The Music of Fernando Quiñones

The writer Fernando Quiñones (Chiclana de la Frontera, Cádiz, March 2, 1930 – November 17, 1998) had a long relationship with music, especially with flamenco, but also with other disciplines such as those of singer-songwriter or opera.

With José Ramón Ripoll, he produced a Spanish version of the famous opera Carmen, by Georges Bizet, based on the original novel by Prosper Merimée. Directed by José Tamayo, with the participation of the Spanish ballet of Paco Alba and under the musical direction of Jorge Rubio, it premiered in June 1981 in the bullring of La Maestranza in Seville. The voices were those of Pedro Lavirgen, Vicente Sardinero, Josefina Arregui, Stella Silva and Mari Carmen Ramírez. 

However, his creative, informative and research work focused on flamenco, and he published a canonical book on the subject: De Cádiz y sus cantes, the first compilation of artists from Cádiz, a directory that has served as the basis for subsequent research. His lectures on the discipline, sometimes accompanied by the writer Félix Grande on guitar, toured the world under the headline “Pequeña gran historia del flamenco” (A Little Great History of Flamenco), in which he tackled the collective memory of flamenco singing, guitar playing and dancing with slides and a direct language featuring both accurate and humorous maxims, such as “flamenco is a potato salad in which gypsies are the mayonnaise”.

Fernando Quiñones also presented a historic programme on TVE’s second channel: Flamenco. It consisted of 126 episodes in two different stages between 1974 and 1980, through which passed the greatest figures of the era of “flamenco past and present”, advised by Miguel Espín and directed by Juan Mediavilla. It won him the National Prize for the best musical programme on TVE and the Jerez Chair of Flamencology Prize.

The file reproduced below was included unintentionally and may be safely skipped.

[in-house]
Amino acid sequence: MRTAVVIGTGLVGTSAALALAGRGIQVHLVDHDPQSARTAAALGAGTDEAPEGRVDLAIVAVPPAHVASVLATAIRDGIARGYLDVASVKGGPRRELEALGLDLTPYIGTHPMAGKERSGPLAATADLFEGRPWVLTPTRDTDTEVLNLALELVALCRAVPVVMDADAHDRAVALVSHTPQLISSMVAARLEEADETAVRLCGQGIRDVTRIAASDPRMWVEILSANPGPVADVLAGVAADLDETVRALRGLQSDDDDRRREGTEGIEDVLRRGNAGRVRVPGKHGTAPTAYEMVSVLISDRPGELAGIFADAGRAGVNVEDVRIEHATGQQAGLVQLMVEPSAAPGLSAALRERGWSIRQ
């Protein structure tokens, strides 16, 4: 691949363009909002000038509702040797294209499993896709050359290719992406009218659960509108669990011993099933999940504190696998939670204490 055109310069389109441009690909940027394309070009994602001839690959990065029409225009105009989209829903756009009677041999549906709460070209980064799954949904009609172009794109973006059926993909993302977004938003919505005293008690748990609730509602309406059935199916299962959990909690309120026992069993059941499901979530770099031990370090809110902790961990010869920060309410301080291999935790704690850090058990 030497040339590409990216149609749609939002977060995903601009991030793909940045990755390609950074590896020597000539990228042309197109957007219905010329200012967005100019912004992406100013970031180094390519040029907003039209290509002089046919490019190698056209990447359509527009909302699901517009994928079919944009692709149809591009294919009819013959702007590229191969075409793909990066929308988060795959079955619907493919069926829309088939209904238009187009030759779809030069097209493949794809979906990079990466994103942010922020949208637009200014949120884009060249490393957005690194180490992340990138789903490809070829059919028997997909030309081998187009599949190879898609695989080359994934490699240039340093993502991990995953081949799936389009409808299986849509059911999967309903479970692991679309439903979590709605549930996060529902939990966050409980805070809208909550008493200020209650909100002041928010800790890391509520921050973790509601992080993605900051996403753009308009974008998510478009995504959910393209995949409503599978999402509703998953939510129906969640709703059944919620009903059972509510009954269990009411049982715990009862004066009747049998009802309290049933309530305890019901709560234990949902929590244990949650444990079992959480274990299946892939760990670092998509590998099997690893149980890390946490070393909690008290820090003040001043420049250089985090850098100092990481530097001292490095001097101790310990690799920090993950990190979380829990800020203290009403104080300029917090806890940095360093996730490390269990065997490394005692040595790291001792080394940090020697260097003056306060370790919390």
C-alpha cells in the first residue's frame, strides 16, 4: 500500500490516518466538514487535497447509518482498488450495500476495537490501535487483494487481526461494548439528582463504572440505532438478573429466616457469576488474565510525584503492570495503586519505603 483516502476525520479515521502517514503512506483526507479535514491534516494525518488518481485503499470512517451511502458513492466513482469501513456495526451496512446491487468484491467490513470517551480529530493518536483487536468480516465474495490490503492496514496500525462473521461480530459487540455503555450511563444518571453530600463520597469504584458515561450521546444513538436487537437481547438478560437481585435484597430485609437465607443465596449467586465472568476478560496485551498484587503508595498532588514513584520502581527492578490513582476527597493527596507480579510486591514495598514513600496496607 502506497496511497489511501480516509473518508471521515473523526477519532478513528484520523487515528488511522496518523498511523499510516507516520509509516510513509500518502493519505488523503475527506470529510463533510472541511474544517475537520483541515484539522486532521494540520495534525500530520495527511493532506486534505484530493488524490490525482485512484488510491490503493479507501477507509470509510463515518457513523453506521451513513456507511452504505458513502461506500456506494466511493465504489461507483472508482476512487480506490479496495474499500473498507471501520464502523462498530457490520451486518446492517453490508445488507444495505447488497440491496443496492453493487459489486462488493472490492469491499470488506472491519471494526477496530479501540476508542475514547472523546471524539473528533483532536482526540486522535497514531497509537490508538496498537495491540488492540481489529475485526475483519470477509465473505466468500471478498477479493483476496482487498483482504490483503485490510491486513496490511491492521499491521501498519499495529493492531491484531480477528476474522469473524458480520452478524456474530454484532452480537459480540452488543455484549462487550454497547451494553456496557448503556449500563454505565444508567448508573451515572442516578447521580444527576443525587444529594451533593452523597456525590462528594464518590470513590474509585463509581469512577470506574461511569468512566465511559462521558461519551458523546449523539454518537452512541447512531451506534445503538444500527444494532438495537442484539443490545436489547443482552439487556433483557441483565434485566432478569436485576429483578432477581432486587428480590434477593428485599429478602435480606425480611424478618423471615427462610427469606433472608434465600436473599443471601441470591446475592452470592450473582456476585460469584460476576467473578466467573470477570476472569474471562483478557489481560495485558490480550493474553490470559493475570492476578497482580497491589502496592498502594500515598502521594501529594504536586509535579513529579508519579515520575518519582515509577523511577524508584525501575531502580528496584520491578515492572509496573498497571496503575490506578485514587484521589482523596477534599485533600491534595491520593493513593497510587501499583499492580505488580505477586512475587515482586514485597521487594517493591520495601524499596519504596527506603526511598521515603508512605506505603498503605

In the wake of the Andalusian autonomy referendum in 1980, Quiñones wrote and shaped Andalucía en pie, a flamenco stage production directed by José Tamayo, with music by José Torregrosa and Juan Antonio Castañeda, and with a cast headed by Rocío Jurado.

His flamenco lyrics, compiled in a book published by Torre Tavira, were performed by numerous singers, but especially by Carmen de la Jara, who focused on them in her album Arco del Pay Pay.

The presence of music is a constant in his poetry and in his narrative texts, where there is room not only for flamenco, but also for copla, opera, tango, jazz and Andalusí music, among other genres. Another important link between Quiñones and music was channeled through the Alcances film festival, which he directed in Cadiz in the 1960s and 1970s and which, during the late Franco regime and the early years of the transition, opened to other artistic aspects, including painting and recitals such as those given in its programme by emerging singer-songwriters like Chicho Sánchez Ferlosio, Joaquín Sabina, Javier Krahe and Teresa Cano. 

Music was an essential part of the life and work of Fernando Quiñones, just as Chiclana-born Fernando Quiñones himself was, to a large extent, part of music.